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Detail from monument to the deportation of Crimean Tatars
Evpatoria (Crimea, Crimean peninsula) 18.05.2022. 78th anniversary of the deportation of Crimean Tatars from Crimea.

Vladimir Putin has described Crimea as Russia’s “center of spiritual unity.” In reality, it has been home to more than 100 nationalities, and was brutally “Russified” by Joseph Stalin in the 1940s.

One of those nationalities, the Crimean Tatars, have called the peninsula home for many centuries. They remained there even after Catherine the Great’s victory over Ottoman forces in 1783.

But in 1944, Joseph Stalin formally ordered the deportation of the entire Crimean Tatar community (roughly 200,000 in number), falsely accusing them of collaborating with the Nazis. Stalin’s government forcibly loaded most onto freight cars bound for Central Asia, where they were to be resettled. Reports suggest that nearly half of the deported died during the ordeal. Ukraine, Latvia, Lithuania, and Canada have all formally recognized Stalin’s brutal deportation as a crime of genocide or cultural genocide.

During this same period, the Soviet Union adopted a policy of “Russification” for the peninsula. Crimea was “Russified”: Any study of the Tatar’s native language was banned, ancient Tatar names were erased, Tatar books were burned, and their mosques were destroyed.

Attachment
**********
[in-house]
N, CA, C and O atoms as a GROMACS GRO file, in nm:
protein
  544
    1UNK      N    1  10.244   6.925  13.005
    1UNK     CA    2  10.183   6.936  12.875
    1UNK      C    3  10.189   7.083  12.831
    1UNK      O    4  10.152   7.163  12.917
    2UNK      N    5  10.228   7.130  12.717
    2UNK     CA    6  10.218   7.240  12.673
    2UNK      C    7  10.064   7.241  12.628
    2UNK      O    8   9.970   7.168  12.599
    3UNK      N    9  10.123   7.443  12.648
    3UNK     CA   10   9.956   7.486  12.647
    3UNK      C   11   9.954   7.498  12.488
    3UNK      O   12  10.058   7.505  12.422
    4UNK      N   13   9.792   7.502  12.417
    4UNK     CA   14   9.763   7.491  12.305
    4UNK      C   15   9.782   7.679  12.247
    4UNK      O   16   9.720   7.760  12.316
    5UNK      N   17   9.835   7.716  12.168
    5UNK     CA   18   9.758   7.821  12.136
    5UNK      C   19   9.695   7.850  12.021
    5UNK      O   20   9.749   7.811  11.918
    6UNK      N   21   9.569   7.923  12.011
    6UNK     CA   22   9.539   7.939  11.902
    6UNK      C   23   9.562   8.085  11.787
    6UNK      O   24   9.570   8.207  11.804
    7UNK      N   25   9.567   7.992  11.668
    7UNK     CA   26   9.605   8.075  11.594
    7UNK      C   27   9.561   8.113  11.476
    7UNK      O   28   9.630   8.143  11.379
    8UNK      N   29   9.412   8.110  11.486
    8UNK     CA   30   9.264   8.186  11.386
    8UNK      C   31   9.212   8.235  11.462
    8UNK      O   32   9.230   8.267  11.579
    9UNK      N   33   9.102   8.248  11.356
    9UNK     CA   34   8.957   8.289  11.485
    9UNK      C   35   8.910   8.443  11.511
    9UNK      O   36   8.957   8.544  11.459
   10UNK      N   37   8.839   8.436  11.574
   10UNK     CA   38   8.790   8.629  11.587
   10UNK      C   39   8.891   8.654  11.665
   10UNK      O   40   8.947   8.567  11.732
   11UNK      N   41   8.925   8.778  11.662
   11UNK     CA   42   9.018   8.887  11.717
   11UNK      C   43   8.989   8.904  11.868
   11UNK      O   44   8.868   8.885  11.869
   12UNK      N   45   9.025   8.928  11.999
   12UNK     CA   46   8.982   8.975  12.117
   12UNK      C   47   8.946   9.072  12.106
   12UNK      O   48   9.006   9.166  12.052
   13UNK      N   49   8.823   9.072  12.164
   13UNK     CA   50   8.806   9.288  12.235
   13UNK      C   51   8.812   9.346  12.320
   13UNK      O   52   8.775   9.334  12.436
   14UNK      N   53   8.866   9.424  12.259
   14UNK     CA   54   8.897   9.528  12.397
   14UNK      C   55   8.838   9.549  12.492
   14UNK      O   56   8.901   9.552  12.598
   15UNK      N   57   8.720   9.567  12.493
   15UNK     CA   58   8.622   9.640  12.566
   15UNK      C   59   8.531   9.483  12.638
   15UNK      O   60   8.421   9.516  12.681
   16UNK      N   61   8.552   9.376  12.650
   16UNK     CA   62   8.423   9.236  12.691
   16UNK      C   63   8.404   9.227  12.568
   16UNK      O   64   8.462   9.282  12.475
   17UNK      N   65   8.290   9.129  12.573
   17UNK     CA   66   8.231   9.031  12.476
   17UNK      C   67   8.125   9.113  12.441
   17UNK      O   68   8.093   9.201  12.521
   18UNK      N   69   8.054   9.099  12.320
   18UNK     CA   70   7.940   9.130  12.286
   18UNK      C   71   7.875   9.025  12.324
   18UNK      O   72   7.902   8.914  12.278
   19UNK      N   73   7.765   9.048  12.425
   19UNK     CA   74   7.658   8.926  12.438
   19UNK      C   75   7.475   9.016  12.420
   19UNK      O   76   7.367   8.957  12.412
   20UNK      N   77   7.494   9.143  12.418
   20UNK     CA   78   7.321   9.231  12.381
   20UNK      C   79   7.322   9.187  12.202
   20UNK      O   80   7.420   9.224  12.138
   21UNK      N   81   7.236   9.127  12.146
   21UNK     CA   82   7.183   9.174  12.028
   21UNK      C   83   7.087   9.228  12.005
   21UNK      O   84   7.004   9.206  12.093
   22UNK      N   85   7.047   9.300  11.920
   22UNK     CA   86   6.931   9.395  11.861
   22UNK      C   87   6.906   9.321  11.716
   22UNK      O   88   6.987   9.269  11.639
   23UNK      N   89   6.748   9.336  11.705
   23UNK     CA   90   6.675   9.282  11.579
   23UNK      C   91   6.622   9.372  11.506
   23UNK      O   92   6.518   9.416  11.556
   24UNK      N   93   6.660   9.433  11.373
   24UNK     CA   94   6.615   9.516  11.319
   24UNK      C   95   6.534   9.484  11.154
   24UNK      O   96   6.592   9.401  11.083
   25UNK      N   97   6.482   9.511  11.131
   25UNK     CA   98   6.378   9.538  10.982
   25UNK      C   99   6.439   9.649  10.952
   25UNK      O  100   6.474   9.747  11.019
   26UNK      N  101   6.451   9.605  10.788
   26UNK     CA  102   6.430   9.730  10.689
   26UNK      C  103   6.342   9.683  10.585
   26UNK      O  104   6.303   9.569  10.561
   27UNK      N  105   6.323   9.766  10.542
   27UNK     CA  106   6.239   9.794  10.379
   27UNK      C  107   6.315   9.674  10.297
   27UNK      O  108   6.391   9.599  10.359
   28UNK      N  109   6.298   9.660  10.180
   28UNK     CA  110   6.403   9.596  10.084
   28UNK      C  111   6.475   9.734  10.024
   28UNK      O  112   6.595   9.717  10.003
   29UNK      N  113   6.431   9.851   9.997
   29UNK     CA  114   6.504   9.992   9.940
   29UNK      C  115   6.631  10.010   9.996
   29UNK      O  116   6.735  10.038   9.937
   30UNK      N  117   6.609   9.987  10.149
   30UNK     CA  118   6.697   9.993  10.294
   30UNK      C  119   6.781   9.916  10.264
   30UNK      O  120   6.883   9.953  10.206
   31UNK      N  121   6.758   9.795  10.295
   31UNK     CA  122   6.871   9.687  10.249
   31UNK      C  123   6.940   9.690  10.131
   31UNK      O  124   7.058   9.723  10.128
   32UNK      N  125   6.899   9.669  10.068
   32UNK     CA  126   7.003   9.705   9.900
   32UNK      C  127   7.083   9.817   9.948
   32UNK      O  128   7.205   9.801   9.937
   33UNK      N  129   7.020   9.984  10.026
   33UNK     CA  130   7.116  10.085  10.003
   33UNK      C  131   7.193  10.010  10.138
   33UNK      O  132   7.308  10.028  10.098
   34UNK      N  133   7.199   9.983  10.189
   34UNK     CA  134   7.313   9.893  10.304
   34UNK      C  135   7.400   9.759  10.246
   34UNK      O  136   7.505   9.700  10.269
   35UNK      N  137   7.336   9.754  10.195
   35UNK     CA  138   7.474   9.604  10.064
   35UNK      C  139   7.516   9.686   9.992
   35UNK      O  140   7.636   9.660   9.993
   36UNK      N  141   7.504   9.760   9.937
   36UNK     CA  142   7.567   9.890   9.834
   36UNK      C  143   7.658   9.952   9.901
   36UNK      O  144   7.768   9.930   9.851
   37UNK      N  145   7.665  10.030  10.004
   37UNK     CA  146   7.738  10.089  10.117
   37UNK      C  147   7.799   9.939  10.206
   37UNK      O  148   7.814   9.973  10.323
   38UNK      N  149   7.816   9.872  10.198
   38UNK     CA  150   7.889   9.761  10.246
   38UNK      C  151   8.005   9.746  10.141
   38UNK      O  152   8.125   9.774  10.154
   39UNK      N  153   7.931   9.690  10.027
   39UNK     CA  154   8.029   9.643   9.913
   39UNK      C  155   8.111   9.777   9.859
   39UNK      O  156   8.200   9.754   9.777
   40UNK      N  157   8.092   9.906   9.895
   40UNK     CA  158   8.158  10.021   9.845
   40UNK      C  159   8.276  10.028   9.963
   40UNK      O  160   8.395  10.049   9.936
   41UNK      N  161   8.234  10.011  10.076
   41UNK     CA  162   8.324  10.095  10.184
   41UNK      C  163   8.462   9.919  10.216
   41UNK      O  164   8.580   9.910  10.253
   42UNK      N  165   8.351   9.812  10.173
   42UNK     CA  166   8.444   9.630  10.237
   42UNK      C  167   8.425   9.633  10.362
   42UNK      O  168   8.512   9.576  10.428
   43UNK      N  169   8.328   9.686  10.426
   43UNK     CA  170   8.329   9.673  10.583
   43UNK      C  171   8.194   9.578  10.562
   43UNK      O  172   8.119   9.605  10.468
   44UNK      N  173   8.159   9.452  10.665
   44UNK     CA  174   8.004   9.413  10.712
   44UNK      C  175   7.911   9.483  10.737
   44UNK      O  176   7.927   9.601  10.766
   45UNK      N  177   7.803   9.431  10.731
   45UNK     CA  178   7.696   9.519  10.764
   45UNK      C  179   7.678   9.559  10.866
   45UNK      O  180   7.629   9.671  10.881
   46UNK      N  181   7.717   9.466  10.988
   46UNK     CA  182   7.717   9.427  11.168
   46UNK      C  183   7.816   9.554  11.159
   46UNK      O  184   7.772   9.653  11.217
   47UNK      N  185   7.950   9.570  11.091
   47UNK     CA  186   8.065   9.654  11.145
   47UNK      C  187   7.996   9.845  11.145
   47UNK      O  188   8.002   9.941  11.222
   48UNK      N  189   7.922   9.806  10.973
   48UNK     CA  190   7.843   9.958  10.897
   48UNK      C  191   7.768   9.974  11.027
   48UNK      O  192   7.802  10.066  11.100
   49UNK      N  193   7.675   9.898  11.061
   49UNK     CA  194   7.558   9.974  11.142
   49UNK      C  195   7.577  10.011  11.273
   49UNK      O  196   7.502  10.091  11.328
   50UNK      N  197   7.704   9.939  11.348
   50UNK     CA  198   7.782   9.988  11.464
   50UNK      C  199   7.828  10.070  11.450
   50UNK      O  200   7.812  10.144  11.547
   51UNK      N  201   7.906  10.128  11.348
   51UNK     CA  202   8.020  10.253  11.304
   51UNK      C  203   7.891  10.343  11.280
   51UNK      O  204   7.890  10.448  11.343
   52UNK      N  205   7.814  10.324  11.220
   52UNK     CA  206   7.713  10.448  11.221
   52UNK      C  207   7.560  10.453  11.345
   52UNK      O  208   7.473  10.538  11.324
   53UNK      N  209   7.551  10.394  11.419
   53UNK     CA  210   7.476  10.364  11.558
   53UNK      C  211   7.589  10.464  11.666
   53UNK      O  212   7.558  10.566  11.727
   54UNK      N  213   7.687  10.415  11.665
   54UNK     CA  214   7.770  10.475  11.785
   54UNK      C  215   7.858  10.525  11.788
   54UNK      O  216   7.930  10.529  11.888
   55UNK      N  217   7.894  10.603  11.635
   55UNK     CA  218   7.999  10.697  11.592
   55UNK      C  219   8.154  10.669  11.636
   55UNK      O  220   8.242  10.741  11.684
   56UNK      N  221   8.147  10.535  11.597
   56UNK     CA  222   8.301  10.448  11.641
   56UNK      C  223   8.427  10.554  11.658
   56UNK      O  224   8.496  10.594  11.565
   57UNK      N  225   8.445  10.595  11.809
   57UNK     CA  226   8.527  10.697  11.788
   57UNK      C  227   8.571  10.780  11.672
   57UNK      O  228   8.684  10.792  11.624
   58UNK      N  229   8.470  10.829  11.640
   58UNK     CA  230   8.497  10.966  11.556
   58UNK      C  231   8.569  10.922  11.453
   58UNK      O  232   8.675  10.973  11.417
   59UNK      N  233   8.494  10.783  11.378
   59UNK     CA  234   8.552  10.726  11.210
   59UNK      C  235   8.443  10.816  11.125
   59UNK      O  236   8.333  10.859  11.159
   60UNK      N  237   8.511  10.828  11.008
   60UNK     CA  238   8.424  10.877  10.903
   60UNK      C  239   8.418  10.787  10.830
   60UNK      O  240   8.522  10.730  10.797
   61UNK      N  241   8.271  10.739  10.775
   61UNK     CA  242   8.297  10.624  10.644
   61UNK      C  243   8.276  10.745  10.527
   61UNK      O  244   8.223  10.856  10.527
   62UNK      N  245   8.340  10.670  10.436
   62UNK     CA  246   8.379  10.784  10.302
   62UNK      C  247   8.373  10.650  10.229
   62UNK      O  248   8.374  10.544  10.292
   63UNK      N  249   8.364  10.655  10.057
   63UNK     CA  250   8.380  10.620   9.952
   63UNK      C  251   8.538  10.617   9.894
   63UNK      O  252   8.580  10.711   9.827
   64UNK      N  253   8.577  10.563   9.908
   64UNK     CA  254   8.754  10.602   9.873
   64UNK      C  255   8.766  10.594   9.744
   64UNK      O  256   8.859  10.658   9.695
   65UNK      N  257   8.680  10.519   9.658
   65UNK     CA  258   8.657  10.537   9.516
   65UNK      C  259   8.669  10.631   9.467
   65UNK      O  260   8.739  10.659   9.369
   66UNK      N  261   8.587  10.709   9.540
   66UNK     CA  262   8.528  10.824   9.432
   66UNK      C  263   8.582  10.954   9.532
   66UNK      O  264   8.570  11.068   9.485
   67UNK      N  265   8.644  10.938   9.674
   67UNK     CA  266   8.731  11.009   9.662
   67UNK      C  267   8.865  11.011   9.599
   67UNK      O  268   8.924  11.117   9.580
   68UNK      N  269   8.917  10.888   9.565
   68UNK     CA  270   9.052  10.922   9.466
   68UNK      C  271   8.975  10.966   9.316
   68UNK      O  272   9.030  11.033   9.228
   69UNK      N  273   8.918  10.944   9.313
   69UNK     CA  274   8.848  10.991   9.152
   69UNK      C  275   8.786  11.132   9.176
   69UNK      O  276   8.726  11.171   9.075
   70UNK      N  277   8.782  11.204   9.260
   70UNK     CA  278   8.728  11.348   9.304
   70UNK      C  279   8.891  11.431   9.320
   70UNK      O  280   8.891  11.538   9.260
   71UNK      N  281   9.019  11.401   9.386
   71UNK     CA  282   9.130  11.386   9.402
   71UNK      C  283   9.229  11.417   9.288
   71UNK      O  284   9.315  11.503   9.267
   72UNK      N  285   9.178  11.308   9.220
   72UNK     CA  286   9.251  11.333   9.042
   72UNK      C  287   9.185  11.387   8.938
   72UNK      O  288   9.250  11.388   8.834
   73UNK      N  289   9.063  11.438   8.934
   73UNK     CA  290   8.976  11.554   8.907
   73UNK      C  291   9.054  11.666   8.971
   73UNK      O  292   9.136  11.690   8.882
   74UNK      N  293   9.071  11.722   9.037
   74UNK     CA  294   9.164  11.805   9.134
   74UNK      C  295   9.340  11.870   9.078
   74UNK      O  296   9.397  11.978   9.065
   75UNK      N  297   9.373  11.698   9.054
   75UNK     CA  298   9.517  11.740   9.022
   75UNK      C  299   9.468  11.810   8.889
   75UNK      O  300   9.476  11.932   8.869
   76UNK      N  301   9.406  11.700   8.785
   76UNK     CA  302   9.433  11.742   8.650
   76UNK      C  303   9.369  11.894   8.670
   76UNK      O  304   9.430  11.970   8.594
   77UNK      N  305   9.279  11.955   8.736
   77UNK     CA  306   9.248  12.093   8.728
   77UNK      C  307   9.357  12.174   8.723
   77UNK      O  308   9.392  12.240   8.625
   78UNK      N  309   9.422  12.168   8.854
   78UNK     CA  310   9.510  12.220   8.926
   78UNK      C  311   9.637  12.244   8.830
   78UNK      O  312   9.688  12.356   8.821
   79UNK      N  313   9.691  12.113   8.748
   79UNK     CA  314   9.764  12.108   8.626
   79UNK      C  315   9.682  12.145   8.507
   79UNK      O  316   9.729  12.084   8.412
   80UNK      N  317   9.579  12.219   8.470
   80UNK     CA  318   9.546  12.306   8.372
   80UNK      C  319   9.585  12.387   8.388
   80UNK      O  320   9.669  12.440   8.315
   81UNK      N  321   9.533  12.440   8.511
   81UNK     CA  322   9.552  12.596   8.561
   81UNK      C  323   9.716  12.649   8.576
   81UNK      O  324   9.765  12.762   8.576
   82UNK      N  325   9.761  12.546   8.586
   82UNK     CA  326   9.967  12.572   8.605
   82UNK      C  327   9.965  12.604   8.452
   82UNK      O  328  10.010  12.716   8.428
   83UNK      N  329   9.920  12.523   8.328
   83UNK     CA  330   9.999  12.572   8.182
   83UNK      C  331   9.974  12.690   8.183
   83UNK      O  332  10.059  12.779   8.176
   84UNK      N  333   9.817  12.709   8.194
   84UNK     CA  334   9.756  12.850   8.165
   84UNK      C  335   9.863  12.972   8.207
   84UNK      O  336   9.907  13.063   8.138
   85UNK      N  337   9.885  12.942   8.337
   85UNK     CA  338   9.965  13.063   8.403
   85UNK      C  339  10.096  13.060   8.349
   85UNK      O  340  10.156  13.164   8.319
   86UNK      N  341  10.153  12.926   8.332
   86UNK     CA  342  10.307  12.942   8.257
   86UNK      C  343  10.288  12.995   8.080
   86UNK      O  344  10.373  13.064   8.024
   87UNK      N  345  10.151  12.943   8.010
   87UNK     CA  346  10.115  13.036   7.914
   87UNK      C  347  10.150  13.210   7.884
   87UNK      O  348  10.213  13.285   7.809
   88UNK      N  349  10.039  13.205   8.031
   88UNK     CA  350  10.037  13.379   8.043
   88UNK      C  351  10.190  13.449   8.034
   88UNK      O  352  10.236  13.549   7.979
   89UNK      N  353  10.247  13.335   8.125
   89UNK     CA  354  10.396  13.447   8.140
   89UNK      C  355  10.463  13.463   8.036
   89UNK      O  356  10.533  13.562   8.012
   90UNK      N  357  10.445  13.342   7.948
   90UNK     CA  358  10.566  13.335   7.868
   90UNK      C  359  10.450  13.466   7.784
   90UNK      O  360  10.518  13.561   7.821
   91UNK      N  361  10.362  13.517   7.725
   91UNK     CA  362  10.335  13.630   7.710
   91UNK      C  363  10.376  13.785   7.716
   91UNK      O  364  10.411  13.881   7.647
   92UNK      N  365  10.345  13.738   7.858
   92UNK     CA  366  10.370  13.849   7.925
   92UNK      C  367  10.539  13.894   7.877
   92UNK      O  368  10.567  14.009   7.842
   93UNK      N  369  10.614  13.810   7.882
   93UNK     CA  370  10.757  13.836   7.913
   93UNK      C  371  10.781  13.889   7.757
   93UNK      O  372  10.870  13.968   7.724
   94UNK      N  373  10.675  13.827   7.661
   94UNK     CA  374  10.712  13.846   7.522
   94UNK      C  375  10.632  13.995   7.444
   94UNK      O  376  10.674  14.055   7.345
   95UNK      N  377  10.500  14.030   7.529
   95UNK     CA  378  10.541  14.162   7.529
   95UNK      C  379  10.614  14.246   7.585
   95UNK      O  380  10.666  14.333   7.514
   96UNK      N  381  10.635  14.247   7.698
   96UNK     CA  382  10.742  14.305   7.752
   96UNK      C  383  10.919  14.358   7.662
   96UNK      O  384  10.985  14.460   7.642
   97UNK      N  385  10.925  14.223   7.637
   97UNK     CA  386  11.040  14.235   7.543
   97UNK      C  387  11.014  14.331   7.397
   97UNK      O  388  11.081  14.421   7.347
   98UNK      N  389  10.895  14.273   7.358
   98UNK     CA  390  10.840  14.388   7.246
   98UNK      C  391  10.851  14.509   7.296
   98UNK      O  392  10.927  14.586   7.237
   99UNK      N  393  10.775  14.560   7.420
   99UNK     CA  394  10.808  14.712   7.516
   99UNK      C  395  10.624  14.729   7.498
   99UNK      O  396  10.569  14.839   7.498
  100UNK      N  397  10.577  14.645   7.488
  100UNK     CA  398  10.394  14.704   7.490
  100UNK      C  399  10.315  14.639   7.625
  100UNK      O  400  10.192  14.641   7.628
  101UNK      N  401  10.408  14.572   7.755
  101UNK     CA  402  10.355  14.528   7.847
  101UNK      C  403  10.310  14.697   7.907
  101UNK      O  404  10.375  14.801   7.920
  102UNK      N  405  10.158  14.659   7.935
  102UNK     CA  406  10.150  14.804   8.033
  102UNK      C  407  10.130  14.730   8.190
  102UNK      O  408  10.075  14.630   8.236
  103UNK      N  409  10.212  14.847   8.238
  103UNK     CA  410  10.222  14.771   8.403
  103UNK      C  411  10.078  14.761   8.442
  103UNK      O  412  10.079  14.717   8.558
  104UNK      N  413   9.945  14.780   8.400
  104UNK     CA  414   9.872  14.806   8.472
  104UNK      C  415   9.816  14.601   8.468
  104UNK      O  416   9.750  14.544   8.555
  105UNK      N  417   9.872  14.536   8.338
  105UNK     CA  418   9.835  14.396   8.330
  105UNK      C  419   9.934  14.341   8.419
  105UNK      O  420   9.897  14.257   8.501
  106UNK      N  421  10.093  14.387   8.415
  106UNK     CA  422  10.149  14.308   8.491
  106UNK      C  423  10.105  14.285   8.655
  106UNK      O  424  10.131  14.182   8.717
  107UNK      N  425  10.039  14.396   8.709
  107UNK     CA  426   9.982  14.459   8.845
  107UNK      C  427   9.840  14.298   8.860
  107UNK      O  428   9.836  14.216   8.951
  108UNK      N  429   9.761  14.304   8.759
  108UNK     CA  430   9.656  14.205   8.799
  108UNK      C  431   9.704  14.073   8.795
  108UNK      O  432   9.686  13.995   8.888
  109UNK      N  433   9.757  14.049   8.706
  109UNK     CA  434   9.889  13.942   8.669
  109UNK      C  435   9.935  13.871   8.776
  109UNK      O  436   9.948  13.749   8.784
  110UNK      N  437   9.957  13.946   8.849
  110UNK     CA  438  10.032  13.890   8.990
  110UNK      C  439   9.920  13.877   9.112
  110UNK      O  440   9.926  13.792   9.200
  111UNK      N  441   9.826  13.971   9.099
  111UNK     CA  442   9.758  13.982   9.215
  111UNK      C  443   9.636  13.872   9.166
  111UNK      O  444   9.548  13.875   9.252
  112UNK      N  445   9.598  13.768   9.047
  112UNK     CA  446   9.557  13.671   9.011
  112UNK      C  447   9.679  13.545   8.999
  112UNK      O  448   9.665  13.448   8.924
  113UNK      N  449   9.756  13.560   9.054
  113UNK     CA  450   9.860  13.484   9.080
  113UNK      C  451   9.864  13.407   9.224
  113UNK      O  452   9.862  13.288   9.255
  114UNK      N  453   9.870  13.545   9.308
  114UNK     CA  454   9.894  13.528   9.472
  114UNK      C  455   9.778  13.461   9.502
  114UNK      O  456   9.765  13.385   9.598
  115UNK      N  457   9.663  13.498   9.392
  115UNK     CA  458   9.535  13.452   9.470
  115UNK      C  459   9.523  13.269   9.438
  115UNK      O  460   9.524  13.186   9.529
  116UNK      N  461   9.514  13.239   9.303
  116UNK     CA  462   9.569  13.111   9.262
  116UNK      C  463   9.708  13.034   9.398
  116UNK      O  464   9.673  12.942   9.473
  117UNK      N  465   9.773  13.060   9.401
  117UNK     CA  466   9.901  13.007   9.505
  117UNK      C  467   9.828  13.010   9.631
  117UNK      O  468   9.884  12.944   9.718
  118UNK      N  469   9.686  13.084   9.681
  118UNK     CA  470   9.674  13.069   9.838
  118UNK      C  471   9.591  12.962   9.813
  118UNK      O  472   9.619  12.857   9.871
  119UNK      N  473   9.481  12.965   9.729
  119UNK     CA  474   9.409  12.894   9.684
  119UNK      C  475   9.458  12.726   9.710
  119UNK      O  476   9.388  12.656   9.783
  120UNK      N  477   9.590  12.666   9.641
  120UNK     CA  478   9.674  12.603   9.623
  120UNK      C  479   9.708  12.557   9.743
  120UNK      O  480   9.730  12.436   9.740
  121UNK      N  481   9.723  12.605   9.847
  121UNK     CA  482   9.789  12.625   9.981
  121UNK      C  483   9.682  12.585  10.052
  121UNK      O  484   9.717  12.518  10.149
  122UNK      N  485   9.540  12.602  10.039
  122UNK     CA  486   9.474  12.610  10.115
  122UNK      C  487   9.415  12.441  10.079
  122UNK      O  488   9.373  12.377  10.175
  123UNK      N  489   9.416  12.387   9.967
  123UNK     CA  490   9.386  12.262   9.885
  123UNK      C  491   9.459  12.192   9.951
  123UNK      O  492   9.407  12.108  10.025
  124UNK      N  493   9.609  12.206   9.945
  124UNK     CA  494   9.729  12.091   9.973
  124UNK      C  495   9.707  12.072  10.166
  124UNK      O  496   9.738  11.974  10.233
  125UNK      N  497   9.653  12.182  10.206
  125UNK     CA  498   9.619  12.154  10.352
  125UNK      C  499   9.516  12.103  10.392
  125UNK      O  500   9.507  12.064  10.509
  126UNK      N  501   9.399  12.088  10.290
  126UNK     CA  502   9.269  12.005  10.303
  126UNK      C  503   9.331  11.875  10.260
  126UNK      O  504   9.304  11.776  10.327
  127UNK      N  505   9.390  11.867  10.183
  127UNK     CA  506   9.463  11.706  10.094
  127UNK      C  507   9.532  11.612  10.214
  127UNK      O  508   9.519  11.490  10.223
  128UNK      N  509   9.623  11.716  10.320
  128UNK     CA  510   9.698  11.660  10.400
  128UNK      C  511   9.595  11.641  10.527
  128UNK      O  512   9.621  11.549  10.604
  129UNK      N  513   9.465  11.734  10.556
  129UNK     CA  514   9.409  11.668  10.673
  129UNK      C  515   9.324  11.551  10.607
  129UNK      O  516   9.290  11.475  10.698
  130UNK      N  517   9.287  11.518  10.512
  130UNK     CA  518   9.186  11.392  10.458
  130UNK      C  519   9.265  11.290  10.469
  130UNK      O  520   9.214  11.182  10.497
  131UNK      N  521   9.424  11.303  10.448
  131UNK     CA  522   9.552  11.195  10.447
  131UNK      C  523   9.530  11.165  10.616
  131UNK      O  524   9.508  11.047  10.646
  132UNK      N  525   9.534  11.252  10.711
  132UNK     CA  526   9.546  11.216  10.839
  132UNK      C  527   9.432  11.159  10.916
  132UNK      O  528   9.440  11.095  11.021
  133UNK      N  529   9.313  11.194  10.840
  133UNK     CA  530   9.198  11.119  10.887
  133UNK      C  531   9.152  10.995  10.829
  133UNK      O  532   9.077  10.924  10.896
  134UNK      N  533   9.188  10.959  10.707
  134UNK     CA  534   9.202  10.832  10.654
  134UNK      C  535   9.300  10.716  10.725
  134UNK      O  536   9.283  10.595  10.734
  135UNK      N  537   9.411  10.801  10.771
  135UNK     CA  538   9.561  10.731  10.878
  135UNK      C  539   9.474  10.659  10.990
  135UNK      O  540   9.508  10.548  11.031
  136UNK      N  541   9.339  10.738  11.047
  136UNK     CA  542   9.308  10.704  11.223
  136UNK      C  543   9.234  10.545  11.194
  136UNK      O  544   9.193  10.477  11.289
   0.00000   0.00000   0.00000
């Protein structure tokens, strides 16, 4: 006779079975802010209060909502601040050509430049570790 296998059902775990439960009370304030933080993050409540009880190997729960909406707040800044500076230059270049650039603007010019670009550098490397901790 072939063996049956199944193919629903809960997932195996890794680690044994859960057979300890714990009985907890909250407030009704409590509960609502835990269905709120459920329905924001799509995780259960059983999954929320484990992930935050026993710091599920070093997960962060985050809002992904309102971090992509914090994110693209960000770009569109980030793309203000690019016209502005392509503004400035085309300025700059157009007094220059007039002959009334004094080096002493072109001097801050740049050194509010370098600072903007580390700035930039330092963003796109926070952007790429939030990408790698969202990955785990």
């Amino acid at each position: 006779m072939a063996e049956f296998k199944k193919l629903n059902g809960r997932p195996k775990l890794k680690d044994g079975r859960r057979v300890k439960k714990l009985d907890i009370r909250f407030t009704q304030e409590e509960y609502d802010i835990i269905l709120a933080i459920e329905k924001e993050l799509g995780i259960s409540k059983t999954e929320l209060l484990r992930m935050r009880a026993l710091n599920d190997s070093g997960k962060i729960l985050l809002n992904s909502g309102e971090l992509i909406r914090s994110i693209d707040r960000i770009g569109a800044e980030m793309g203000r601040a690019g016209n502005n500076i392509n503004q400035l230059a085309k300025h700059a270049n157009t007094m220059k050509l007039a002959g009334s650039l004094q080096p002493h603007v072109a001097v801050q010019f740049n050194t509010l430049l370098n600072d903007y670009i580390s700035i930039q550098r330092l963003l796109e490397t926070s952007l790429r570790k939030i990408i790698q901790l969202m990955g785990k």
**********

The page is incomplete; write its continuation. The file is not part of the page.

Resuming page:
The next chapter in the saga occurred in the 1950s when Nikita Khrushchev transferred Crimea from Soviet Russia to Soviet Ukraine, ostensibly for administrative reasons. Tatar families were formally permitted to return to Crimea in 1967, and a few hundred families did over the following decade. They began moving back in larger numbers during the 1980s and 90s. In fact, by 1991, more than 150,000 Tatars had returned. But after the collapse of the Soviet Union, Crimea was suddenly a part of a new, separate country, to which several prominent Russian politicians vehemently objected.

Tatar fortunes took yet another dark turn when Russian forces moved to occupy Crimea in 2014. The occupiers immediately began a campaign of persecution against the Tatar community, “outlawing” the Crimean Tatar representative body (the Mejlis) and shutting down a Tatar television channel. The State Department subsequently has cited numerous human rights violations against the Tatar population, including torture, disappearances, and psychiatric abuse. Moreover, since the Russian occupation in 2014, about 10% of Tatars have fled to mainland Ukraine. Many of them have settled in Kherson—another Ukrainian city currently under threat by Russian forces.

Given the legacy of brutal treatment of Crimean Tatars and other nationalities by the Kremlin, President Putin’s reference to Crimea as Russia’s “spiritual holy land,” serves as a chilling reminder of what President Zelenskyy is up against.

About the Author

Ambassador Mark Green

Ambassador Mark A. Green

President & CEO, Wilson Center
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